GENERATION WINDRUSH Podcast + Jaja Interview
GENERATION WINDRUSH Podcast + Jaja Interview
Generation Windrush is a special two-part podcast series on Your Broccoli Weekly. The two episodes entail a series of interviews from the Windrush Generation and those who have supported the rights of the Windrush Generation.
This podcast series is hosted and interviewed by radio and podcast producer Jaja Muhammad,who is a second-generation Briton with Jamaican heritage.
Jaja previously worked at BBC Radio 4 and BBC Africa and we had the pleasure of interviewing her ahead of the release of the second GENERATION WINDRUSH episode. Our Q&A with Jaja is featured in this piece.
Who Are The Windrush Generation?
The Windrush Generation is a great number of people, who were invited to Britain from The Caribbean, to help rebuild the country after WW2 between 1948-1971. Many of this generation stayed after the war ended as they had come to make England their home.
The term Windrush is in reference to the ship MV Empire Windrush, which arrived in 1948 in Essex, on 22 June 1948 to bring the workers from Jamaica, Trinidad, and Tobago and other Caribbean islands.
GENERATION WINDRUSH: Two-Part Podcast Series Review
Episode 1 of GENERATION WINDRUSH
Episode 1 of this podcast series is an introduction into the Windrush generation. Allyson Williams MBE, part of that generation herself, is introduced. Ms. Williams shares her experience of working in the NHS and her personal challenges of experiencing racism in a country she helped to rebuild.
Supporters of the Windrush generation are also featured, including Patrick Vernon OBE, founder of National Windrush Day on June 22nd. Patrick campaigned for this day to remember the key part Caribbean’s played in rebuilding Britain after WW2.
Episode 2 of GENERATION WINDRUSH
This delves deeper into the political side of the Windrush Scandal in 2018. Here, many of the Windrush Generation were falsely accused of being illegal immigrants, and we subject to inhumane treatment by the Home Office. Key interviews with Journalists, Lawyers and other vital supporters shed light on the extent of the horrors faced during this time.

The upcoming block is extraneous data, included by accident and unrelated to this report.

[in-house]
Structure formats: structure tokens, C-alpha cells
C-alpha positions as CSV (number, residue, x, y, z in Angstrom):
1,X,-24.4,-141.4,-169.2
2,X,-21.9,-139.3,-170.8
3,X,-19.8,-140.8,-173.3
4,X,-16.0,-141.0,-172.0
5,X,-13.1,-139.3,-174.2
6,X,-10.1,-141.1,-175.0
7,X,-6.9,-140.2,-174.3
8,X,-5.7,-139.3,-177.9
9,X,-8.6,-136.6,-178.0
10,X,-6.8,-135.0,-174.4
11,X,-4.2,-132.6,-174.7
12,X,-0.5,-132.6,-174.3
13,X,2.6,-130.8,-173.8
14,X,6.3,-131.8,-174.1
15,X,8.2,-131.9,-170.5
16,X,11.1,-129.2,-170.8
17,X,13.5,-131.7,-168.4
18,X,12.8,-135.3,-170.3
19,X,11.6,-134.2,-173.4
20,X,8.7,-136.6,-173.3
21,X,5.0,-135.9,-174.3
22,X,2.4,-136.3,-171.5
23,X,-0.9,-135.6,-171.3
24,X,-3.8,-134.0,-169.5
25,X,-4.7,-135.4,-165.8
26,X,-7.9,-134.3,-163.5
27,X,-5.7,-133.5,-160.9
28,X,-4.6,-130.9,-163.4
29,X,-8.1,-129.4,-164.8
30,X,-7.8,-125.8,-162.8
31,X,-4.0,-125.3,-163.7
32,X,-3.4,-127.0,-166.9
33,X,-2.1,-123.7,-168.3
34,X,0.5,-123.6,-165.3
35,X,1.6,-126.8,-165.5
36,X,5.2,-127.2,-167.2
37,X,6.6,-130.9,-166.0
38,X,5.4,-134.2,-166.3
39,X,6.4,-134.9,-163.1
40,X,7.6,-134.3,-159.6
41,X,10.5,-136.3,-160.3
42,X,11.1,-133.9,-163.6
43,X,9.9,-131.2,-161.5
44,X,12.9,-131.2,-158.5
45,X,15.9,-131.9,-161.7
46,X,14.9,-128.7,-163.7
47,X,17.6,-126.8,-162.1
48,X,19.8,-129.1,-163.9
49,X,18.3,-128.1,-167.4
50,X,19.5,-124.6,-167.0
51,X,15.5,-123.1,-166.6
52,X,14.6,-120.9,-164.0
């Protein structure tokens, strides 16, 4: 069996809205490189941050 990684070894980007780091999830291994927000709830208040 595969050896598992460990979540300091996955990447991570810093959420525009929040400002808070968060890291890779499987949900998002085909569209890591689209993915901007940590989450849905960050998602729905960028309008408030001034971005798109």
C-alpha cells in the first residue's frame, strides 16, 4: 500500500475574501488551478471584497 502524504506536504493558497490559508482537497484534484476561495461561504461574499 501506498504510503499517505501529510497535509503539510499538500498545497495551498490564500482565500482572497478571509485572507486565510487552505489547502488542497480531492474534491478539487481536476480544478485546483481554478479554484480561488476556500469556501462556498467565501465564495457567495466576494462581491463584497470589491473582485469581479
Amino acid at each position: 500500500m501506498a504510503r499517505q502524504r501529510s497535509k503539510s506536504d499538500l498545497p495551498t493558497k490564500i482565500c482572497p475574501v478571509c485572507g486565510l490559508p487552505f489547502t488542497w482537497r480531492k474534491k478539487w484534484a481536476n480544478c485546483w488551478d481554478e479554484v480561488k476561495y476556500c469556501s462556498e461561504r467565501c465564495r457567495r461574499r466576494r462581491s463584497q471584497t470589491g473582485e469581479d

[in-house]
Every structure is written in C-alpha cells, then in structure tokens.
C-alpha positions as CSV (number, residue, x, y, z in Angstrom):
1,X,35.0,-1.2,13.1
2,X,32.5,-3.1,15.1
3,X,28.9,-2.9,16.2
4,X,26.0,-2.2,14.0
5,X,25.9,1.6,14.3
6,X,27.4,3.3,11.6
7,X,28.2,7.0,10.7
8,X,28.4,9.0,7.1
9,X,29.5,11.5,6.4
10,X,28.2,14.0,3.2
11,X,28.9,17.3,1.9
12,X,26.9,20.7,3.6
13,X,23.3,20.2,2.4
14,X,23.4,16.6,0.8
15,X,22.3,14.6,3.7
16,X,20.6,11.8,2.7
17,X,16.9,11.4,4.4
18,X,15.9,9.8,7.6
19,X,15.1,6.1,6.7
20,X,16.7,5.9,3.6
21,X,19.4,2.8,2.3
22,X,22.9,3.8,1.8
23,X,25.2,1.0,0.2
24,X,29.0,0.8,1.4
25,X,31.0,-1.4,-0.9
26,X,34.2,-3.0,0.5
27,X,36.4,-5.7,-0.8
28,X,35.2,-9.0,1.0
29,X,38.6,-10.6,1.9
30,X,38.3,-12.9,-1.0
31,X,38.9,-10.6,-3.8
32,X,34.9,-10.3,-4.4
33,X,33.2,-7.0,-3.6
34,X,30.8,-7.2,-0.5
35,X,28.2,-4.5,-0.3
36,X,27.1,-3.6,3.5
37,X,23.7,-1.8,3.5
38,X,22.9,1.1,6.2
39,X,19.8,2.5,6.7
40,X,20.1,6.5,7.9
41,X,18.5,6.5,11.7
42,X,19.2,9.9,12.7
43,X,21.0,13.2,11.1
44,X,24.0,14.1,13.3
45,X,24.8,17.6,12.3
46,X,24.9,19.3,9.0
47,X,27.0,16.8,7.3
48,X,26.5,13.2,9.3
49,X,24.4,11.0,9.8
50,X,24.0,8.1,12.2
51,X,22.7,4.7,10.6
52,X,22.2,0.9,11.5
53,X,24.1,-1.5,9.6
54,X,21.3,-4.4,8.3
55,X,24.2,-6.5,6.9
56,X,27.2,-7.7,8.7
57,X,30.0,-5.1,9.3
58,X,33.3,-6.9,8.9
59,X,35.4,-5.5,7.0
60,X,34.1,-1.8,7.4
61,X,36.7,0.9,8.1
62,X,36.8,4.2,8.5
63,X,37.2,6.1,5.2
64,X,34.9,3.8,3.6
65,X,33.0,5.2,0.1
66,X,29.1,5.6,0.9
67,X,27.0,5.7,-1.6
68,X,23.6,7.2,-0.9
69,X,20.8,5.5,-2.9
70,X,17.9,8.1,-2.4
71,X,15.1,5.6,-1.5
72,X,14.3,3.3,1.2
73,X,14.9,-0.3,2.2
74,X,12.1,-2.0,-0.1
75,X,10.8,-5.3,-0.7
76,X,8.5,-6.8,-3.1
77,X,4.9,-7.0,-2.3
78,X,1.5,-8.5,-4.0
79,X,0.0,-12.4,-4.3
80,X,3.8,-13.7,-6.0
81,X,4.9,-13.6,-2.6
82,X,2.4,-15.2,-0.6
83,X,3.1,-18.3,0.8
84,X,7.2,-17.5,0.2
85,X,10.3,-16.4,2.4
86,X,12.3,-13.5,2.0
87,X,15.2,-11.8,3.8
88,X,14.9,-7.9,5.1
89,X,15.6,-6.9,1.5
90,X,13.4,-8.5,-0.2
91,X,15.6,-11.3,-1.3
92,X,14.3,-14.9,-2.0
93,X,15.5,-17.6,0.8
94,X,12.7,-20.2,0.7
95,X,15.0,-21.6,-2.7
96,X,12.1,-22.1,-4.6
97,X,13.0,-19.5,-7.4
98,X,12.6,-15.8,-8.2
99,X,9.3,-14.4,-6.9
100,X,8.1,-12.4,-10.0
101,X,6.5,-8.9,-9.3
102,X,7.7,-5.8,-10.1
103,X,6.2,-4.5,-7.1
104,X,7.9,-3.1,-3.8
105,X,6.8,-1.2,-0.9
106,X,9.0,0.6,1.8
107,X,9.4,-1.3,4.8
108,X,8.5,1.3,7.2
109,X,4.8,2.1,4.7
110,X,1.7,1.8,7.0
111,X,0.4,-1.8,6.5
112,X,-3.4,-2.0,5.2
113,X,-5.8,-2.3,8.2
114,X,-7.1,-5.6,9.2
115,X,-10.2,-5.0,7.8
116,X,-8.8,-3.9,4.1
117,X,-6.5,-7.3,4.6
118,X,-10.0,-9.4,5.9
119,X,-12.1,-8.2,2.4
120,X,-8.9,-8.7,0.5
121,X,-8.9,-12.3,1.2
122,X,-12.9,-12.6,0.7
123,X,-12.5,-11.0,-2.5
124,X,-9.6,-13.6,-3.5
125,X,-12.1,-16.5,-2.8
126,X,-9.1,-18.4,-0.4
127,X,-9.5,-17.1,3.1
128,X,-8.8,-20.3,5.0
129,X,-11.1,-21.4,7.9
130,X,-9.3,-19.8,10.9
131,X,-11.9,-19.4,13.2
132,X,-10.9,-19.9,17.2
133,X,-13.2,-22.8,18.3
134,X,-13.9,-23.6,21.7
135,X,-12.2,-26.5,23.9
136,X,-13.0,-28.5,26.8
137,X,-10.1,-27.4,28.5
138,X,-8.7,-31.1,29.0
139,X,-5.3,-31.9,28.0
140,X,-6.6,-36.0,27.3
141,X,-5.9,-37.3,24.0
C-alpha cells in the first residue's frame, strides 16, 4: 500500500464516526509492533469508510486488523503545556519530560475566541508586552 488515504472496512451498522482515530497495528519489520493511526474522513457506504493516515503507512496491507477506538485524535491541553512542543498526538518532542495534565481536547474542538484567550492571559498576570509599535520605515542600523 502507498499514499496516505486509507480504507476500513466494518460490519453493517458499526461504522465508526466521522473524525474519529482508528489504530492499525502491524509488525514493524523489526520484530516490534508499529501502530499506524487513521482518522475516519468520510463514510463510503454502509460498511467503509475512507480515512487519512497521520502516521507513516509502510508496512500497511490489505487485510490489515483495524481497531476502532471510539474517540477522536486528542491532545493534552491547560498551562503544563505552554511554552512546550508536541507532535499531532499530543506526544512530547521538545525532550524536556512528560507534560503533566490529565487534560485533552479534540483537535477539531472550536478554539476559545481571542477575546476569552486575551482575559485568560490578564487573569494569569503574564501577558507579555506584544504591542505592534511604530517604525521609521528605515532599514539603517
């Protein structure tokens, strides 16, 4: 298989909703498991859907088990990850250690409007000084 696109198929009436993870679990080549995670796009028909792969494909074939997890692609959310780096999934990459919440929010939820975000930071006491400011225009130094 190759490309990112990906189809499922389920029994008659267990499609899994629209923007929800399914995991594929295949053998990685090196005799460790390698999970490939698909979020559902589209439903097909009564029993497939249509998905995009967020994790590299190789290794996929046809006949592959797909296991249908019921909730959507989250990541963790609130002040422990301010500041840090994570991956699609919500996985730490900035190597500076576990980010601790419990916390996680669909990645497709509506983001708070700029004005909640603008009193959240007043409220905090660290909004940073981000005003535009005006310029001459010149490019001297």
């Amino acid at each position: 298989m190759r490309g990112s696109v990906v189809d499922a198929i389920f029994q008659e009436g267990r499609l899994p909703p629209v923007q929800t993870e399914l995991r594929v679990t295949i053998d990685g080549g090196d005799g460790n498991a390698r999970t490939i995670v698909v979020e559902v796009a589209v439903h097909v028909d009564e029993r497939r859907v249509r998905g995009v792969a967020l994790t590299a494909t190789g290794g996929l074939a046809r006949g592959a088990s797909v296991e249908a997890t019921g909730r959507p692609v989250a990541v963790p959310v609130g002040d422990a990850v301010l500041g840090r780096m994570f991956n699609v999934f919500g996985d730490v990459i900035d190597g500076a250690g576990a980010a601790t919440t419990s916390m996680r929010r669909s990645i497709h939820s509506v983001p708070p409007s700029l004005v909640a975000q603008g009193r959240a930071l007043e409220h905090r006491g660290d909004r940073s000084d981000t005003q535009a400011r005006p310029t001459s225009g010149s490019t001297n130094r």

It was ground-breaking to learn about the intricacies of the scandal, and the role the government’s policies played in facilitating the hostile environment, and the unwavering resilience of the supporters, in fighting for the rights of the Windrush Generation to reside in the UK.
Q&A With Jaja Muhammed
How long have you been a radio producer?
I’ve been working as a professional radio producer for 6 years and I’ve been in podcasting for just over a year.
What made you start producing radio programmes?
I took part in a radio club in my first year of Sixth Form and pursued it from there. I’ve never looked back! Podcasting was a new venture, so when the opportunity at Radio 4 popped up, I jumped at the chance! I now work for Broccoli Content, and Your Broccoli Weekly is a programme that branches under that platform.
What was it like growing up as a second-generation Briton with Jamaican roots?
Sometimes I feel my identity is slightly confusing, because I’m not fully Black-British and equally not Jamaican enough. However, at the same time I feel I identify deeply with both.
What is the purpose of the GENERATION WINDRUSH series? It illustrates the difference between the invitation of Caribbean’s first coming to the UK, to their treatment when they arrived.
How would you describe the podcast?
Informative, current and troubling.
How did you find affected individuals to interview?
I attended town hall meetings and talks, so I knew who the key people were.
What was it like interviewing the Ms Williams?
Ms. Allyson Williams is brilliant. She carries so much wisdom in her voice and experiences.
Why is it important to educate others about the Windrush Generation?
I want people to care about this generation because they have given so much to this country.
What was your top takeaway from the project?
We need to keep these stories going throughout the generations.
Who should listen to the podcast?
It’s for everyone, because the people of the Windrush Generation make up the fabric of society.
What quote stuck out to you from the interviews?
“I want us to remember these people as triumphant people whom we owe so much. I think we have to think about the importance of inter-generational conversations. Too often we just keep to our own group.” – Colin Grant
You can listen to the GENERATION WINDRUSH two-part series here
For other Real Reads affecting the black community, click here
Written by Maxine Harrison – Maxine is a freelance writer and founder of the Remi Reports blog – a lifestyle blog for freelance creatives. She has published pieces in The Independent and The Voice Newspaper.